Canberra’s dwelling values continue to surge to record heights, despite the traditional quieter holiday period, with demand for units and townhouses picking up steam.
CoreLogic’s latest monthly data shows a 1.2 per cent rise for all dwellings, 1.3 per cent for houses and 1 per cent for units, which only rose 0.3 per cent in December.
The median dwelling value sits at $686,524, houses at $770,232 and units at $477,196.
Canberra remains the third-most-expensive capital to buy property, behind Sydney and Melbourne.
Auctions numbers have fallen over January but clearance rates have been high while the sale of new builds, particularly units and townhouses, have been particularly strong.
Houses in Ainslie, Aranda, Narrabundah, O’Connor and Wright last weekend all surpassed the million-dollar mark, while those in the outer suburbs of Gowrie, Monash, Latham and Melba breached $700,000. A three-bedroom townhouse in Coombs went for $590,000.
The combination of few detached homes on the market, rising prices and government incentives such as HomeBuilder has pushed buyers into the better-supplied unit and townhouse market.
ABS data shows that the number of loans to owner-occupiers for the construction of new dwellings in the December 2020 quarter compared to the same time last year increased 43.8 per cent.
As at 31 December, 1,371 people in the ACT had applied for the $25,000 HomeBuilder grant for new builds, according to Federal Housing Minister Michael Sukkar.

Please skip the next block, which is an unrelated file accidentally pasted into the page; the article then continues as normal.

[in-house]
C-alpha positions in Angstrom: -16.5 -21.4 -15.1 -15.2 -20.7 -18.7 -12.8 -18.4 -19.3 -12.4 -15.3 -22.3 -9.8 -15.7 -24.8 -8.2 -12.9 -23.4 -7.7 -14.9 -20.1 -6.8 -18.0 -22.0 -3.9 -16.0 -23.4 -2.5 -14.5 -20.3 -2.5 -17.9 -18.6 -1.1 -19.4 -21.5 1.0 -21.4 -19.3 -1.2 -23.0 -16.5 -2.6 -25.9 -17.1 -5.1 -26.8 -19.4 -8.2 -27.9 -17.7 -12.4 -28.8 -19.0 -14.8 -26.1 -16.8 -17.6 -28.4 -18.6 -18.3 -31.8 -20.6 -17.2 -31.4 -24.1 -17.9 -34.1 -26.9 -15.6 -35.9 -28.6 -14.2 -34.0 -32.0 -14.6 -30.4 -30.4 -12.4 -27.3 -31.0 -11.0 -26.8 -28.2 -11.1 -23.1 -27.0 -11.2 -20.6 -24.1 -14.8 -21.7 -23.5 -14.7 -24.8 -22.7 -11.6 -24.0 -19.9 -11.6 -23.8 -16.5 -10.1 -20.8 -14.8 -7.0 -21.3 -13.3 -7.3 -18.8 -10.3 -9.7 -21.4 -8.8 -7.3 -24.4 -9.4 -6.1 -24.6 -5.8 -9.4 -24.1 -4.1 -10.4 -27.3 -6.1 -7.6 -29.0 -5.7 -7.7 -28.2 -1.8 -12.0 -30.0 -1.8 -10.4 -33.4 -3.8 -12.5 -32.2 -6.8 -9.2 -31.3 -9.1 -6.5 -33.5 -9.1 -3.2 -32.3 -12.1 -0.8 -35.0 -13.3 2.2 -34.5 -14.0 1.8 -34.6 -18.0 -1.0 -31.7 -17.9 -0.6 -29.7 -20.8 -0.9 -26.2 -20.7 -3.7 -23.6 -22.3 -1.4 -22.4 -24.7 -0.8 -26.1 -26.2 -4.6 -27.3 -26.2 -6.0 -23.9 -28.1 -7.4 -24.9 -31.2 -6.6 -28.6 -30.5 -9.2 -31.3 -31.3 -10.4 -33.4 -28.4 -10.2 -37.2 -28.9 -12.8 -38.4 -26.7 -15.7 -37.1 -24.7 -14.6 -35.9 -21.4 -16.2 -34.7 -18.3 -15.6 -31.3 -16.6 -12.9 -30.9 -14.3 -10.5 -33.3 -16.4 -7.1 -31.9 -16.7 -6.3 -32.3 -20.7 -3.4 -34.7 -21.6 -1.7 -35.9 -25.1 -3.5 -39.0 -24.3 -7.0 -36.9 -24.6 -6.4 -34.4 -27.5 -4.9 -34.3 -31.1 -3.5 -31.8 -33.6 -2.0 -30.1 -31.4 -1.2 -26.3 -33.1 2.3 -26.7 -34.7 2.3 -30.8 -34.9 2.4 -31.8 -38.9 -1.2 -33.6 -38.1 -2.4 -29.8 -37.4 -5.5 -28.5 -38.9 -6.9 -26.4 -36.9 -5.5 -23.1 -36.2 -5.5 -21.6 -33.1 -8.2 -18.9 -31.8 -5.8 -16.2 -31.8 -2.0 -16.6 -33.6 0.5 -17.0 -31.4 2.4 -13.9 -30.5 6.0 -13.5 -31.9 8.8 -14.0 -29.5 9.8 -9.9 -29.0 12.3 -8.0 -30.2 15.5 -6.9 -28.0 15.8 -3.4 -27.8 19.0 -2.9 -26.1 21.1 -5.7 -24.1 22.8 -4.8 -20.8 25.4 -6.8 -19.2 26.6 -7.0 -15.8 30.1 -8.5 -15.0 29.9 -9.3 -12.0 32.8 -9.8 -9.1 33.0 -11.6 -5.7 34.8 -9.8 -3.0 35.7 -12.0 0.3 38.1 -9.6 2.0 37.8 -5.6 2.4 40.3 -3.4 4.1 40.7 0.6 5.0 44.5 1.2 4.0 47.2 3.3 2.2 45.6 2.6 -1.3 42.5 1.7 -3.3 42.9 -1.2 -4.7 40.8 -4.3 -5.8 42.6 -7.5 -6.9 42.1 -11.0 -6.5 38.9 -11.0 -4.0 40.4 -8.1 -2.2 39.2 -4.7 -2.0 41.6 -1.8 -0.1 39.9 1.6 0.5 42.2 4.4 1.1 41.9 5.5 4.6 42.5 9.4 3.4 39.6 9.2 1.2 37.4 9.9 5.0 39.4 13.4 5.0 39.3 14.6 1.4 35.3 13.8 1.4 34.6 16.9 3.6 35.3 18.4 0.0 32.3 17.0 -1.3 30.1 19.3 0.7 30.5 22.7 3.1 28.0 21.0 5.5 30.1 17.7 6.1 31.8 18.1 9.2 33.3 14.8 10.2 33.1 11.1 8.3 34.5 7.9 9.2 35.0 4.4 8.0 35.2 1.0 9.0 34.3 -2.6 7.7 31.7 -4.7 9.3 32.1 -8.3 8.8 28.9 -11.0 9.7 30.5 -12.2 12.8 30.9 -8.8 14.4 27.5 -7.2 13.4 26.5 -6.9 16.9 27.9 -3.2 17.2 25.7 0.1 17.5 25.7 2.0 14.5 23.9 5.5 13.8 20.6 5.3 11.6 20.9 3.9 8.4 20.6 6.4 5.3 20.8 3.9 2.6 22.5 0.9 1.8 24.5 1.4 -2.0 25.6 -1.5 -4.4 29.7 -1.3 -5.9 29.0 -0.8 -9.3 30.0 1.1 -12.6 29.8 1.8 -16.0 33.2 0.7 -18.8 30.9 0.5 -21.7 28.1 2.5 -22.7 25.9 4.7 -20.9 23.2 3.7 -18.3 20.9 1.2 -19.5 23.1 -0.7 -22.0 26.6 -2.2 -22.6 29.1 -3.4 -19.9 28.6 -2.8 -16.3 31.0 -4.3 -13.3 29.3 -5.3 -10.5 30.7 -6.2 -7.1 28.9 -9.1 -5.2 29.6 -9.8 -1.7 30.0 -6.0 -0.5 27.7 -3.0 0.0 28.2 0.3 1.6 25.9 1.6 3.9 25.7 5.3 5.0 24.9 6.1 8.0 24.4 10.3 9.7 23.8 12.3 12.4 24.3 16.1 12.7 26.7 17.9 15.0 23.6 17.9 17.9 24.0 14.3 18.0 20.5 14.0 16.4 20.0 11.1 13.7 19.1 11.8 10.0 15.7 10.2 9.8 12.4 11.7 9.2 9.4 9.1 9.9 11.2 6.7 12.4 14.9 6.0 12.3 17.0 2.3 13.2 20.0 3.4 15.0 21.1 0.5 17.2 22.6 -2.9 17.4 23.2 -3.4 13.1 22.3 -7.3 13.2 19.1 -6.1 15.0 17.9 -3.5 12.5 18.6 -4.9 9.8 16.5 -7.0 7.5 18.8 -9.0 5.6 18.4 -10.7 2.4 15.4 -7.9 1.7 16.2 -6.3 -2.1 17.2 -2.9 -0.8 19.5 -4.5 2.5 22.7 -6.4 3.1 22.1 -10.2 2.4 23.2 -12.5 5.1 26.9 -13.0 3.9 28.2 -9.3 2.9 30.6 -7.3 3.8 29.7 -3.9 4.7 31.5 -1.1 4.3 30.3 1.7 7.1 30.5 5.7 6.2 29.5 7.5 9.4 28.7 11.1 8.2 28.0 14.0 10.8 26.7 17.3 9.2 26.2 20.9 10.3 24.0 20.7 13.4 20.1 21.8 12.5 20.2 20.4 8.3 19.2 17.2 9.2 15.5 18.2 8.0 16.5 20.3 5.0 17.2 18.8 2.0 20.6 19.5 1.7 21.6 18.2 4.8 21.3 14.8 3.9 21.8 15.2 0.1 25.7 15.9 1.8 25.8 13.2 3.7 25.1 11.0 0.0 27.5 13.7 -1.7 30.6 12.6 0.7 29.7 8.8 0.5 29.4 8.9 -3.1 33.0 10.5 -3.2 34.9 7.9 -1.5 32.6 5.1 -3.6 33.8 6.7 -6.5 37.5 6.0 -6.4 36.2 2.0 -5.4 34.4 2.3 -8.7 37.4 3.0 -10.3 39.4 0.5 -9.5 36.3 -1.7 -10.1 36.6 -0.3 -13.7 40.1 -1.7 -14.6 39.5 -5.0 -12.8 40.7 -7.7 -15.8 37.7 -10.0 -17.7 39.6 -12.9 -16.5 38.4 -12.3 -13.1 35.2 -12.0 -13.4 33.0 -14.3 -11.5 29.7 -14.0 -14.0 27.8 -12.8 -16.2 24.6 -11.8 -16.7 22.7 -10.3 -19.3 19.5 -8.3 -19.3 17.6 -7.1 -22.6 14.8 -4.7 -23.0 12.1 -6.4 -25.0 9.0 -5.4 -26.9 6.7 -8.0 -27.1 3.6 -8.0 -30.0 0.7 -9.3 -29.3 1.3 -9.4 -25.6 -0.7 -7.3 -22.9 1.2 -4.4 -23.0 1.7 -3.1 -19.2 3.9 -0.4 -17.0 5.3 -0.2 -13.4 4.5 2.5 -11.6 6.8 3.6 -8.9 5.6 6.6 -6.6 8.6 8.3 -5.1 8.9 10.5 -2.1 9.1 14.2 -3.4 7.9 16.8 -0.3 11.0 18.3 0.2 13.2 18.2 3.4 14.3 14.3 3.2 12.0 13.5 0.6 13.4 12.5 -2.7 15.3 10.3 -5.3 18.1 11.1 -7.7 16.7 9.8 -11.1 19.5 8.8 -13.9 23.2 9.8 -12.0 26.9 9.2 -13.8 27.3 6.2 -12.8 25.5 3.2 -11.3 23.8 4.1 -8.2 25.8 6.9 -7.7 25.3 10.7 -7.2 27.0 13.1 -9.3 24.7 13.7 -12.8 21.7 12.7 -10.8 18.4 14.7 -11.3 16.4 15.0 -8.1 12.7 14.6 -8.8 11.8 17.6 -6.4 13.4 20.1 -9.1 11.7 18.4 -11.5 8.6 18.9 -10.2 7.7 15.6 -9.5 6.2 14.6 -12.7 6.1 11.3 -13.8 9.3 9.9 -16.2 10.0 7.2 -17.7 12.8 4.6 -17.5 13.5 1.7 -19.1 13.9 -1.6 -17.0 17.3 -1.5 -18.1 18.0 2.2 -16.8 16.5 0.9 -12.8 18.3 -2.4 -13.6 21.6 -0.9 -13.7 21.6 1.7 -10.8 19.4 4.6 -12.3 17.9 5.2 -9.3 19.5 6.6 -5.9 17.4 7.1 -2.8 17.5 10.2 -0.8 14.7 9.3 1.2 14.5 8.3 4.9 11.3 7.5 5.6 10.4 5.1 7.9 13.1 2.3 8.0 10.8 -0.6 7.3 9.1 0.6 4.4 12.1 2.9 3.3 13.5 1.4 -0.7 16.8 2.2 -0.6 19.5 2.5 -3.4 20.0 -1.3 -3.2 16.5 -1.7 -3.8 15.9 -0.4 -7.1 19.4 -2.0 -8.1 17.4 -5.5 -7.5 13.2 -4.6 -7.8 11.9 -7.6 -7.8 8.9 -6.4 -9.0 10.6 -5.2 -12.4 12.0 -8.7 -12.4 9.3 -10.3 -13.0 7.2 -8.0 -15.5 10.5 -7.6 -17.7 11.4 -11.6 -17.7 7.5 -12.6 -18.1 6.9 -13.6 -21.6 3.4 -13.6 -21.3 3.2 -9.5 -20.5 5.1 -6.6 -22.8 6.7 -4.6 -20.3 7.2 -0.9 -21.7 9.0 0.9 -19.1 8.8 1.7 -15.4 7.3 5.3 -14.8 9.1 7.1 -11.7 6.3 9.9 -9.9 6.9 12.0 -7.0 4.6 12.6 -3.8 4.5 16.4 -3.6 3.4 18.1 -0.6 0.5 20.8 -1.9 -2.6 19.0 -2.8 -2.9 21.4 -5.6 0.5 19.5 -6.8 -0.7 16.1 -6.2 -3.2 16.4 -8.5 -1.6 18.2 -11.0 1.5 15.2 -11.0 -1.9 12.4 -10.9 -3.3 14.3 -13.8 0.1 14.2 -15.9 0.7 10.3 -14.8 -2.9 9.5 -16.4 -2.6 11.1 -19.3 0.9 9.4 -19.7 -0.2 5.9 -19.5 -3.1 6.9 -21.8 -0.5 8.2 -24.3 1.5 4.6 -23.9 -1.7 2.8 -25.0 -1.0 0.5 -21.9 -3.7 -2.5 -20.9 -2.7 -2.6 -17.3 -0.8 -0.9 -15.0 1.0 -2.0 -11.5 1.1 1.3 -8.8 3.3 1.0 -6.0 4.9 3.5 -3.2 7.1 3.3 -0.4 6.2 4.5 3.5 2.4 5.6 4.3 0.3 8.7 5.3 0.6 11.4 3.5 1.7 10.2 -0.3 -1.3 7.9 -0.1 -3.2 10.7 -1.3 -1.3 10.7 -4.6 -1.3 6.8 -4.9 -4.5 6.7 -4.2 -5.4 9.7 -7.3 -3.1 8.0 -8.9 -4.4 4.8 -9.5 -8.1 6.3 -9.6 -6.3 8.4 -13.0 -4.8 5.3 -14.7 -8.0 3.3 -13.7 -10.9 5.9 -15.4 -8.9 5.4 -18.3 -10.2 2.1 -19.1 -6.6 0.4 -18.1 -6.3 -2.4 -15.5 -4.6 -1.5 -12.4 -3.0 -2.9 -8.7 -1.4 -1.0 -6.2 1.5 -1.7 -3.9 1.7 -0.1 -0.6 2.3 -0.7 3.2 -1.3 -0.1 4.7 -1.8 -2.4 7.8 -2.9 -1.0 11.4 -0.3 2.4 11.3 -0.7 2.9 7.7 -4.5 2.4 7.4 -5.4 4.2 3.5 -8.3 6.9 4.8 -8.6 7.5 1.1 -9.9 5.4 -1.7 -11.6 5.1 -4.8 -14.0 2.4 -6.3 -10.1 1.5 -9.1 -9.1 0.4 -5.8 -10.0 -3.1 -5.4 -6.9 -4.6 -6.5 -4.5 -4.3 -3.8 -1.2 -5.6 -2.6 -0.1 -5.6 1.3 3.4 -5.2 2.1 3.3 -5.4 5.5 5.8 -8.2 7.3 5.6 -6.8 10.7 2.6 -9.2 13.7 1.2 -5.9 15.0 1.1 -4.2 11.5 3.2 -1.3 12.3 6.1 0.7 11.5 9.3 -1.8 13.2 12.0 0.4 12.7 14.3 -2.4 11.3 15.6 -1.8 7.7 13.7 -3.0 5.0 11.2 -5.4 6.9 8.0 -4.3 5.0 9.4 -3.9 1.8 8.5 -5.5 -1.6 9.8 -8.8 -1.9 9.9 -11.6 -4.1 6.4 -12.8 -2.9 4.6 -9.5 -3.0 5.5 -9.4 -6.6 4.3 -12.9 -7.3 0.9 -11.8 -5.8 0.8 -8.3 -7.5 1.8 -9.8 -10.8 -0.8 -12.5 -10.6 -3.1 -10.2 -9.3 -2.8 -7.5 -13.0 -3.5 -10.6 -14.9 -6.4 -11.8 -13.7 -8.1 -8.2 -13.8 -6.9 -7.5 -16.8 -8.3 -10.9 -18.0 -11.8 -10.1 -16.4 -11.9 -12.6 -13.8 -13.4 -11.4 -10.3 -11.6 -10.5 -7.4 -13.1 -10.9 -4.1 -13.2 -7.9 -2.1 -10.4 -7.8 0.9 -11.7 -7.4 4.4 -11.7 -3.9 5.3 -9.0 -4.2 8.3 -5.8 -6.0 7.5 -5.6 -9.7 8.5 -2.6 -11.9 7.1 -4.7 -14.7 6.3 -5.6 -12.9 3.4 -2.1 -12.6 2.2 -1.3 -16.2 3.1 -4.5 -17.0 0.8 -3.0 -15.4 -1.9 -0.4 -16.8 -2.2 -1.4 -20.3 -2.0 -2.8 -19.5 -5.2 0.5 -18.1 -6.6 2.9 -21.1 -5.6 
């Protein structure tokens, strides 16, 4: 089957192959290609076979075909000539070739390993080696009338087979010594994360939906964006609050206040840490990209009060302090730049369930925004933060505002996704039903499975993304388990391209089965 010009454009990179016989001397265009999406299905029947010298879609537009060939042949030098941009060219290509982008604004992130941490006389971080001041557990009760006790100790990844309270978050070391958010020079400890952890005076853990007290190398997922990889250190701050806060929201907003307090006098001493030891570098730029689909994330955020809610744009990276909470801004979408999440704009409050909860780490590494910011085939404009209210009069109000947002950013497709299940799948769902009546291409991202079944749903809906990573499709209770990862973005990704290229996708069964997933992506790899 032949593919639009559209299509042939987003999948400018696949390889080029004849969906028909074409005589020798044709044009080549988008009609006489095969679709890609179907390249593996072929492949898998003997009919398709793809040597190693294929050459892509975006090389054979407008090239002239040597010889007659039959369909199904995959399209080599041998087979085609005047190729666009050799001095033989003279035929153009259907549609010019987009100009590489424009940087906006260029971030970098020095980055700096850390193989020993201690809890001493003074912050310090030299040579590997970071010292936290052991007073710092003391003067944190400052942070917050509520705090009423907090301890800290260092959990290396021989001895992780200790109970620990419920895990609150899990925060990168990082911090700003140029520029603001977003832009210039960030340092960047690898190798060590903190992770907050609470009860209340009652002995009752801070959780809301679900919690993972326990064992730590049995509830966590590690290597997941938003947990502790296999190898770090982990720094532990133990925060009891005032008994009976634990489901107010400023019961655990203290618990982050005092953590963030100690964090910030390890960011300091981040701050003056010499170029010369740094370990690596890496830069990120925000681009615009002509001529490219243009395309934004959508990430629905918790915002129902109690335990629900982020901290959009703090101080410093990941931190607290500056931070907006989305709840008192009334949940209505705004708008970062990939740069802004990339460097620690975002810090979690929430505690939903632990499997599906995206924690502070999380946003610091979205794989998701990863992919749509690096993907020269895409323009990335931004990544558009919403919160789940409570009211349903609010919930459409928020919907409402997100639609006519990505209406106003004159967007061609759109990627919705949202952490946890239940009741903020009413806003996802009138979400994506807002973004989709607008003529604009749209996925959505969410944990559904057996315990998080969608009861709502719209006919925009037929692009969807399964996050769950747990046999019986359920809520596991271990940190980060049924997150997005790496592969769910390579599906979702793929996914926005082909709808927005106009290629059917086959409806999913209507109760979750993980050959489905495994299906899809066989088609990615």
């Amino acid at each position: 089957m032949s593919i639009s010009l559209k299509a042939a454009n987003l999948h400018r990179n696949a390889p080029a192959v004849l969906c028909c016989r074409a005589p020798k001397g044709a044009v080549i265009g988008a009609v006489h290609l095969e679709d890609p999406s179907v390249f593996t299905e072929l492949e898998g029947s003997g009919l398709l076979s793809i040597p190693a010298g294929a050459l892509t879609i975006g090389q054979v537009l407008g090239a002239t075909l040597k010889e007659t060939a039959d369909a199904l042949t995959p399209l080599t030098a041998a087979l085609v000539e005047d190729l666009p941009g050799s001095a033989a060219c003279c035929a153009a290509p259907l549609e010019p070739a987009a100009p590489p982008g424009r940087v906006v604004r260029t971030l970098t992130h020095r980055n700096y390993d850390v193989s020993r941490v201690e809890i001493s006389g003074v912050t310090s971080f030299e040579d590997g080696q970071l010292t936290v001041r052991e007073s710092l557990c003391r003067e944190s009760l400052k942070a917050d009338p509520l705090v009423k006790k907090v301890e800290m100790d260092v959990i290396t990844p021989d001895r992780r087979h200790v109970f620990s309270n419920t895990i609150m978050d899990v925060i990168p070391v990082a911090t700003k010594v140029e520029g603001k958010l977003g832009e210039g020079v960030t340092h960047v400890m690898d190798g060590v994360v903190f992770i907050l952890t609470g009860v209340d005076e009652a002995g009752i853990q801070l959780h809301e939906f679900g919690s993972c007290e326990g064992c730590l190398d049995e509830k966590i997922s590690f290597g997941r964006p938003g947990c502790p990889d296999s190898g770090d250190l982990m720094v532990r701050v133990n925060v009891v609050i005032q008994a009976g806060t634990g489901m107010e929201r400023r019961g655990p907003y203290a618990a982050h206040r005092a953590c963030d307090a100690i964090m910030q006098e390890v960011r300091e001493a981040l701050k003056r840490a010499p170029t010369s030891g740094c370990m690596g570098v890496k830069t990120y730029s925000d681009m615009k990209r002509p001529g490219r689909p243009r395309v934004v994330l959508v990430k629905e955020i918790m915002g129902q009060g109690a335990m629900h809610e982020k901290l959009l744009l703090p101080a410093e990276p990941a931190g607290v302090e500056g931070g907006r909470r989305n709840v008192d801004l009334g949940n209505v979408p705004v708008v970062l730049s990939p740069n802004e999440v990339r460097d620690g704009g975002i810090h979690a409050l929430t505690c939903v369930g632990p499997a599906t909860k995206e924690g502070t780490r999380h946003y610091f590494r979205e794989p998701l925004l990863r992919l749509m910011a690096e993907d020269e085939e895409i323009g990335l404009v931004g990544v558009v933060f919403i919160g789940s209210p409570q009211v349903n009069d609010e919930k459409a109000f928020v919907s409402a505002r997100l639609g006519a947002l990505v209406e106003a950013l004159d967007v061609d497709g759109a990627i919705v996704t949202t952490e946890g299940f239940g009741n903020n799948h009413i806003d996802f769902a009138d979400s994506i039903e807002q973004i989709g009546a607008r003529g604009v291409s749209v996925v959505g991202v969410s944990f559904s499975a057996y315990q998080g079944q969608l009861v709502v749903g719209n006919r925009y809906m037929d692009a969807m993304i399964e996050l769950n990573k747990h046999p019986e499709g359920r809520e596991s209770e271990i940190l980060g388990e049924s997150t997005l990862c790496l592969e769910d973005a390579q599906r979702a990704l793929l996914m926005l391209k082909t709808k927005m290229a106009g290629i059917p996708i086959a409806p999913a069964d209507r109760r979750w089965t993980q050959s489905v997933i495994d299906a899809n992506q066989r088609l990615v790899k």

While houses are likely to continue to outperform units, with demand to soak up the expected increase in listings as the year goes on, Canberra’s unit and townhouse market appears much stronger than the other capitals.
Canberra’s stable economy, strong jobs market and COVID-free status are also reinforcing its perception as a safe haven, attracting investors and new workers to the capital.
The pandemic and greater remote working opportunities are also driving demand in regional areas, with all dwellings in Regional NSW up 1.5 per cent and houses 1.6 per cent, compared with a 0.4 per cent rise in Sydney.
It is part of a national trend that has taken housing values to a fresh record high, surpassing pre-COVID levels by 1.0 per cent, and CoreLogic’s index is 0.7 per cent higher than the previous September 2017 peak.
CoreLogic research director Tim Lawless says internal migration data shows more people are leaving Sydney and Melbourne for regional areas.
“This demographic trend is further compounded by the demand shock of stalled overseas migration,” he said.
”As Melbourne and Sydney historically receive the vast majority of overseas migrants, these metro areas have been the hardest hit by this demand shock.”
He says better housing affordability, an opportunity for a lifestyle upgrade and lower density housing options are other factors that might be contributing to this trend, along with the new-found popularity of remote working arrangements.
Overall, CoreLogic says the January results show the housing market has started the year on a firm footing, setting the scene for further price rises throughout the year, based on the recovering economy and the expected continuation of the low-interest rate environment.
COVID-19 outbreaks remain a constant threat but tighter lending practices look unlikely.